The men found in Greens tend to messy in that they are not often inclined to getting haircuts. Often, small creatures are born, live and die in their dreadlocked mop. They also run the risk of smelling. Why? Being environmentally friendly and loving all species under the sun, they cannot bring themselves to shower to get rid of the bacteria that actually live on their skin. Even once they get infested with fleas they cannot bring themselves to douse themselves in flea powder. The men in the young greens however have one thing going for them – the bad boy image. They are almost always radicals, believing in bringing down the ‘man’. This will undoubtedly add some excitement to your life as you will end up picketing big bag corporations, attending protests and getting arrested. Also, they are likely to have the largest amount of pot, and will tend to share it more in the spirit of collectivism.

*I know Muldoon WAS in the National party, but his economic policies were quite left. Furthermore this "muldoonist" referes to a muldoon lover within the Labour party.

Friday, April 21, 2006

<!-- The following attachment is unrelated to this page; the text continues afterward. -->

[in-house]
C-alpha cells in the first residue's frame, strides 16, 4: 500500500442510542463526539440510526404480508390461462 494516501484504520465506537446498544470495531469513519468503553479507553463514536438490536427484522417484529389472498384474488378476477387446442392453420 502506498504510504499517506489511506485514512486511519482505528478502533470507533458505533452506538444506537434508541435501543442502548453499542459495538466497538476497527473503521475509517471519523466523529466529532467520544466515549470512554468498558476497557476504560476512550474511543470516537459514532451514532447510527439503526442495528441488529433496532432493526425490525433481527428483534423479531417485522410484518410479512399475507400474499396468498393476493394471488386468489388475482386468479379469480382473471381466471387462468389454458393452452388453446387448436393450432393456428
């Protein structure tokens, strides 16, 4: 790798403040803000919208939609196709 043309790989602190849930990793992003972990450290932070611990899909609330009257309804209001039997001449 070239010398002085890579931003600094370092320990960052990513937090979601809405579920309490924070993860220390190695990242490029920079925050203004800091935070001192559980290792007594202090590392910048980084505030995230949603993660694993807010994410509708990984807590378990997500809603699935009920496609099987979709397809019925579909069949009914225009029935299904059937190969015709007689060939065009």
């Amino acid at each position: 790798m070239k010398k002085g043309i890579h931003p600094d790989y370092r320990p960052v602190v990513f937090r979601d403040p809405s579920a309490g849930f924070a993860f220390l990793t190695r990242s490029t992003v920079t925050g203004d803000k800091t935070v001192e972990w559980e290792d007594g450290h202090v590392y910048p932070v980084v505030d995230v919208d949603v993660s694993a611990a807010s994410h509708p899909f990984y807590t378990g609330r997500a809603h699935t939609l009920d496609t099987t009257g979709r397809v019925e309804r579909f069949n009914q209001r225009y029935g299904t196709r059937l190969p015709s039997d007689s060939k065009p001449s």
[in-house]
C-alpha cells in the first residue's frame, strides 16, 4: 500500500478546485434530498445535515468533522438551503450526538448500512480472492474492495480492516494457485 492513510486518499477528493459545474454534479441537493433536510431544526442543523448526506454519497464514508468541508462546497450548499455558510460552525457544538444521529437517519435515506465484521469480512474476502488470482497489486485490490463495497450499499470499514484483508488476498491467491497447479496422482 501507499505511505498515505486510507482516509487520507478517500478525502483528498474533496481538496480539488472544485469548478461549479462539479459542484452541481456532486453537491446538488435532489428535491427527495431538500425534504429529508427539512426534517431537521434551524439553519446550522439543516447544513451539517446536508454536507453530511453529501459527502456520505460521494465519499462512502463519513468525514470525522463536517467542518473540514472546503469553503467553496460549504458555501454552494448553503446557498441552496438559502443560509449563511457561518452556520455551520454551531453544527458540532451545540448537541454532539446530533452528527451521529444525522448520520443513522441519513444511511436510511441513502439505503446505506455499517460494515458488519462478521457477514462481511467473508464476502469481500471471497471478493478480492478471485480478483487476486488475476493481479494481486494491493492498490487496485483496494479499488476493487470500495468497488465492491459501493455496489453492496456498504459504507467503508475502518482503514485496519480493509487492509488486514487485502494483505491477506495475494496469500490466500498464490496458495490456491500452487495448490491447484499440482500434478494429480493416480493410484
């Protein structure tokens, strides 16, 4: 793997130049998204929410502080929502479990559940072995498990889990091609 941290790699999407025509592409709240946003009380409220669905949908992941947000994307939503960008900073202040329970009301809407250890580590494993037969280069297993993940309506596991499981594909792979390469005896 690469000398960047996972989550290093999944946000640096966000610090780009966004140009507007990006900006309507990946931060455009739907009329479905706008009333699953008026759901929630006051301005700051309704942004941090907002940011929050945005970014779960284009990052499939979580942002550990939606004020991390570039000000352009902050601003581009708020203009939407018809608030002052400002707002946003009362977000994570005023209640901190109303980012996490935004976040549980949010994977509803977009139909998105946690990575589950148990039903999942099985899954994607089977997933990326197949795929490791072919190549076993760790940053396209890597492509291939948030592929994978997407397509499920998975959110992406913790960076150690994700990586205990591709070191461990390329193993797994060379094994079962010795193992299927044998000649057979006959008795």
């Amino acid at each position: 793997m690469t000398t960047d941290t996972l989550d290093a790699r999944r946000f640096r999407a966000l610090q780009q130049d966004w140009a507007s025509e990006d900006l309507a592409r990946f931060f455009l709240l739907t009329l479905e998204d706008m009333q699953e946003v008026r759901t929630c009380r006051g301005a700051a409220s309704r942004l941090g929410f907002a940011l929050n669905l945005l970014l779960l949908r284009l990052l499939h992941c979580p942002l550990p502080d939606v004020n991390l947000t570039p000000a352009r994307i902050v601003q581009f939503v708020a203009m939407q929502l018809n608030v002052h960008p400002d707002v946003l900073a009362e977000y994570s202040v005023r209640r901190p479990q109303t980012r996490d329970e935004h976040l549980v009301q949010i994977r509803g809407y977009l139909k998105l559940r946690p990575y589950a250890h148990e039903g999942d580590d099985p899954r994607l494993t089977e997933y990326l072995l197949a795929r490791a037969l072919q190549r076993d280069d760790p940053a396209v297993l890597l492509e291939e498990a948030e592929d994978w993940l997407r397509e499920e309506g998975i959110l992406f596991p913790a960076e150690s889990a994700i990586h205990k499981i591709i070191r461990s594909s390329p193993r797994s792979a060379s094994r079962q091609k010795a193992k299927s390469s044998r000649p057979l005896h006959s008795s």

Last week at Womensfest...

I had the pleasure of listening to Kate Sutton speak in the quad last week at Womensfest, a yearly AUSA event organised by our lovely Women's Rights Officer, Allanah Golder.

This speech really spoke to me, as someone who has been criticised for being outspoken and a feminist at high school. It also made me realise that we as women shouldn't be taking our current position in society for granted, as it was fought hard for in a struggle more recently than most realise - there is a risk that our position can just as easily be taken away from us. And the struggle isn't over, as Kate highlights.

I feel honoured to be friends with this awesome gal and fellow feminist :)


Auckland University Students

Kate Sutton

Hello, It’s great to be back after two years, it feels exactly the same. I was invited to speak because I am a successful woman. I must say that this is very flattering, as I do not yet feel successful.